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        Cycle Accidents: Criminal Prosecution

        For the first time in the UK, a motorist alleged to have caused the death of a cyclist will face a private prosecution financed by an online crowd funding campaign.

        The Cyclists’ Defence Fund started the appeal after the Met refused to refer the case onto the Crown Prosecution Service (CPS) to bring a prosecution against the driver. The online appeal eventually managed to raise over £60,000 from over 1500 donations.
        Mr Michael Mason was hit by a car as he was cycling home from work. He was rushed to hospital and diagnosed with ‘severe traumatic brain injury’. Unfortunately doctors advised it was unlikely he would ever recover and he was taken off life support and died 19 days later.

        The charge against the motorist will be for causing the death by dangerous driving. This is a criminal prosecution and should not be confused with the more regular civil action for negligence that is often brought against careless drivers. Generally, if there is a criminal element to a road traffic incident, such as presumed driving under the influence or reckless driving, a case will be referred to the CPS to bring a criminal prosecution against the defendant driver. However, in this case, and despite a review by the Met, no referral was made.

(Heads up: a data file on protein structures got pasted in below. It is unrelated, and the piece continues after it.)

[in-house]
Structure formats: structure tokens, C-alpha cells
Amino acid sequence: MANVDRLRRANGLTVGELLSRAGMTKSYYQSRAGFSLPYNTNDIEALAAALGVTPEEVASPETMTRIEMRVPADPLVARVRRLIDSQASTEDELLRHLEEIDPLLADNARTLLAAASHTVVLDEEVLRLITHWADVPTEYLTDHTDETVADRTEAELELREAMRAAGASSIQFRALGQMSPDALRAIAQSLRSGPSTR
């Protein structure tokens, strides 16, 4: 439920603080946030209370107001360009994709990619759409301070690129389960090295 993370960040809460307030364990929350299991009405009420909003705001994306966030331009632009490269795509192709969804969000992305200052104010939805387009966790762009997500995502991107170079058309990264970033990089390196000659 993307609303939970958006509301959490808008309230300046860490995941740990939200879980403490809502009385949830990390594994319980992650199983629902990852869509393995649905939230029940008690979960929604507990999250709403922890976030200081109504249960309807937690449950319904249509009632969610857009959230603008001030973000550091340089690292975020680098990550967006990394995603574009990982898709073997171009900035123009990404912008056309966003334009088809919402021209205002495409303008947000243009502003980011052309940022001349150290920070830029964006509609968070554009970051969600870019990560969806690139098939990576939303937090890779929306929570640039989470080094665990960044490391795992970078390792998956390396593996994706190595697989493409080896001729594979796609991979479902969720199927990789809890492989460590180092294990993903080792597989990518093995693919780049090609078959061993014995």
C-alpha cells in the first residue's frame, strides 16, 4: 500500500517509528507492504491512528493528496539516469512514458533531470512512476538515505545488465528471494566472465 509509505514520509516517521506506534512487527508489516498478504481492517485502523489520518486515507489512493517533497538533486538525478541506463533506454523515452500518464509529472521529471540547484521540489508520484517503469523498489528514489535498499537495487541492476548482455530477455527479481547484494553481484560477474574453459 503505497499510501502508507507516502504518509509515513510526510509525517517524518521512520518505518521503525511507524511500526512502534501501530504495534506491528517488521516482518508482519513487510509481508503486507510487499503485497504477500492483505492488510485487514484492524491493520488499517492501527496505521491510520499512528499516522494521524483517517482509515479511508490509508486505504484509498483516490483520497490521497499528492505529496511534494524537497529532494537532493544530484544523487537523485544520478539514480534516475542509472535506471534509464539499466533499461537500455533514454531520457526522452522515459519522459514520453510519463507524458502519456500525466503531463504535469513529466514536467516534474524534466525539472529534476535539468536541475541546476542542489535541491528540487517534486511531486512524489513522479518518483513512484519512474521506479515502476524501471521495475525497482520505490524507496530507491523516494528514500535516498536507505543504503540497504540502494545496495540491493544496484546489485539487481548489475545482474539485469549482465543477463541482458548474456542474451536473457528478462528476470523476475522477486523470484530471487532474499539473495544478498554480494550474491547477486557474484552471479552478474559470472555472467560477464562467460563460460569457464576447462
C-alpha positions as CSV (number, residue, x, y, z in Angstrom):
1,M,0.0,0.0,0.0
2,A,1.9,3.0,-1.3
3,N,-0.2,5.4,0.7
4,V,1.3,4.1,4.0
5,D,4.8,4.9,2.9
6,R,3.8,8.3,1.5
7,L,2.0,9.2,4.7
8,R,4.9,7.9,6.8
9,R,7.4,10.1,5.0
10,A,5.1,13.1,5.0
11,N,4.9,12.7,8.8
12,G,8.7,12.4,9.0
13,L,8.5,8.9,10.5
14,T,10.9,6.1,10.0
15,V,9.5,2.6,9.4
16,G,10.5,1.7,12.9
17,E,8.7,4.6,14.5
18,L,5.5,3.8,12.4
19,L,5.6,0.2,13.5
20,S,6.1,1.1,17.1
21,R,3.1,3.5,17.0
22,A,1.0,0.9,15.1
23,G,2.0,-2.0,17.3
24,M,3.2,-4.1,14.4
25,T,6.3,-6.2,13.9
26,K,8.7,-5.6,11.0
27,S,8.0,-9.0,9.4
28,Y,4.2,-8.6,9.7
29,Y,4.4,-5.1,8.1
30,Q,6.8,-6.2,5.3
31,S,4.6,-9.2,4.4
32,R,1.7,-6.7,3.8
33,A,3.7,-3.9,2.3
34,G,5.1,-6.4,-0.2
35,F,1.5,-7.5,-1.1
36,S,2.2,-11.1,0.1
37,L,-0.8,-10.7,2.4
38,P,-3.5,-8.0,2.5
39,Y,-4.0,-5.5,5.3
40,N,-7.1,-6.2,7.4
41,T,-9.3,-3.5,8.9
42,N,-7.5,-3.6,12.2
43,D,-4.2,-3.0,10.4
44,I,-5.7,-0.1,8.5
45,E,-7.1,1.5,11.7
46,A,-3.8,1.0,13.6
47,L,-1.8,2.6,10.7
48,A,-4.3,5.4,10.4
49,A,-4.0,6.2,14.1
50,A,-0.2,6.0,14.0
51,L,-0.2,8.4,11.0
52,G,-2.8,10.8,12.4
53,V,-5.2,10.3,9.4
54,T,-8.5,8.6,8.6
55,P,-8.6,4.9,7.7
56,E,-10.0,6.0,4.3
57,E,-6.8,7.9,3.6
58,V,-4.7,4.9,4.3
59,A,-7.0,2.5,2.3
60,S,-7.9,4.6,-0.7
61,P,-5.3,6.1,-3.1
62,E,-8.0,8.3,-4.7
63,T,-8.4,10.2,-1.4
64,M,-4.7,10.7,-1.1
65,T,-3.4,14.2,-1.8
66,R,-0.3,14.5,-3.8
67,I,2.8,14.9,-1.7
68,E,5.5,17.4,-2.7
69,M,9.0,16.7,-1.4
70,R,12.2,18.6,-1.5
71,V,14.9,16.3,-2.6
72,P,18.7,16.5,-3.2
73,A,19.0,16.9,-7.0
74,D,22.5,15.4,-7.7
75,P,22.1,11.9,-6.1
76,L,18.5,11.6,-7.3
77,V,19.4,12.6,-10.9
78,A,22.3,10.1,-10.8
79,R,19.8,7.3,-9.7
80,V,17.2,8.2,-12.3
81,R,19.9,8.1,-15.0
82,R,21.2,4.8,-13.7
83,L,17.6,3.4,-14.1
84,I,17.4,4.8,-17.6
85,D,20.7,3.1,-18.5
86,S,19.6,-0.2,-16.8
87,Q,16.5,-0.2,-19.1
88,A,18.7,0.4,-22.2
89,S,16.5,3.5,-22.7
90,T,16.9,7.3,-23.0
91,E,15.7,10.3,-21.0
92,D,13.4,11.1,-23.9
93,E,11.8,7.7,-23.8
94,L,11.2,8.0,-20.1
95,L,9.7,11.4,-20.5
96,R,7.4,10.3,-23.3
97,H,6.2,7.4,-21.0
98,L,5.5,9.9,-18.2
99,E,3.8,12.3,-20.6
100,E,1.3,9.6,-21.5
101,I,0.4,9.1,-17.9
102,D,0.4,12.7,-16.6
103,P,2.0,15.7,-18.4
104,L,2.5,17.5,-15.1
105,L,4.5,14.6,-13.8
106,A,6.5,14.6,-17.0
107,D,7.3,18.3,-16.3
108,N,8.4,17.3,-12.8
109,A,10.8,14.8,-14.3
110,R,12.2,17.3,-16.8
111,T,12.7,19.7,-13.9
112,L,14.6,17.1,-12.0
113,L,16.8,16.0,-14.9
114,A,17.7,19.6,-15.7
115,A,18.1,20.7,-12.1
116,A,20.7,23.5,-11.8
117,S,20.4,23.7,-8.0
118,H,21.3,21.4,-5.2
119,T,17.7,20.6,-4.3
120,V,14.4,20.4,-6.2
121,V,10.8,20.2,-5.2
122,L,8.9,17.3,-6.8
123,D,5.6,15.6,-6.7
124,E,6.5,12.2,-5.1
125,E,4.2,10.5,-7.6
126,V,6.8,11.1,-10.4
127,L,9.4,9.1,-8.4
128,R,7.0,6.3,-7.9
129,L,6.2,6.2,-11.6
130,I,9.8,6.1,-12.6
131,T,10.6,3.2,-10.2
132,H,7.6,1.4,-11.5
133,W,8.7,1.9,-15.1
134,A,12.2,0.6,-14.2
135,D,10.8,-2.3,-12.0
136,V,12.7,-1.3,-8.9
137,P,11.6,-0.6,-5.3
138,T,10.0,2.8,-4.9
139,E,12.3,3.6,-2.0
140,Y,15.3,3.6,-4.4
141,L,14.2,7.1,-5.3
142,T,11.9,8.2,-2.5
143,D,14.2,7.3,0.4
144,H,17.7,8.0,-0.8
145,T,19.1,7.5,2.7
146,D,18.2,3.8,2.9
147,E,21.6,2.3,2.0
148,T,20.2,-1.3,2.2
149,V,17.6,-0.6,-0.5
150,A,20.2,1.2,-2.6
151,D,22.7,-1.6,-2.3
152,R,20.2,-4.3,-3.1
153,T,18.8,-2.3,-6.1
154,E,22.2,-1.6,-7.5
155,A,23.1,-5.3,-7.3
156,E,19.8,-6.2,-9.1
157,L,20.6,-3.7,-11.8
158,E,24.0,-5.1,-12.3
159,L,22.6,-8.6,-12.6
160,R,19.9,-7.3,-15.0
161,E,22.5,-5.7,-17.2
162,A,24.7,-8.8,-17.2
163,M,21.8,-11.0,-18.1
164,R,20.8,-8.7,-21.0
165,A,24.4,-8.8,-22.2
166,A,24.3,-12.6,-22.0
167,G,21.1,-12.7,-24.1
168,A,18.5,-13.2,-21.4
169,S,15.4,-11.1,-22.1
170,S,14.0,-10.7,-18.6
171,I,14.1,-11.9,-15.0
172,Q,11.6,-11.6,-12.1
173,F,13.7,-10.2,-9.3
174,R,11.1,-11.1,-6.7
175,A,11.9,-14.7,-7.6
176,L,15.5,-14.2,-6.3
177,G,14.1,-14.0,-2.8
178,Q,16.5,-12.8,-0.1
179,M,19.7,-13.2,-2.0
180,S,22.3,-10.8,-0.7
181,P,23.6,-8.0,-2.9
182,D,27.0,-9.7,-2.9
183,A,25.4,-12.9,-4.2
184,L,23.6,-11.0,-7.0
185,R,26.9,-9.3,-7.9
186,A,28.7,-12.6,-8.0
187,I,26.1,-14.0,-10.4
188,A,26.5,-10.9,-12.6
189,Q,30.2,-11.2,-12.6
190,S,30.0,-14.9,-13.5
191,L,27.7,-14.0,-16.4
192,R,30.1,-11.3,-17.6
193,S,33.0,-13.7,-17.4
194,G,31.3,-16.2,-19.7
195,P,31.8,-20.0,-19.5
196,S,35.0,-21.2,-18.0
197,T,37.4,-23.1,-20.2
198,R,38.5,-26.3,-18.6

When there is no suspicion of criminal wrongdoing, but private loss or injury has been caused, a claim can be brought by a private party against another in the civil court. This is described as a cause of action and is usually brought in road traffic accidents for loss caused by negligent driving.

        However, in rare instances, a private prosecution can be brought against a party in a criminal court. This is an unusual situation as criminal courts require a higher standard of proof of wrongdoing, described as beyond reasonable doubt, than in civil courts which requires simply proving wrongdoing on the balance of probabilities. Moreover, those bringing a prosecution will not be able to claim compensation for the wrongdoing.

        In this instance, the case has been pursued because there is a belief that the motorist needs to be brought to account for their actions. However, whether it succeeds in court remains to be seen as the CPS not bringing the prosecution is usually indicative that the case is unlikely to reach the required proof that a crime has been committed.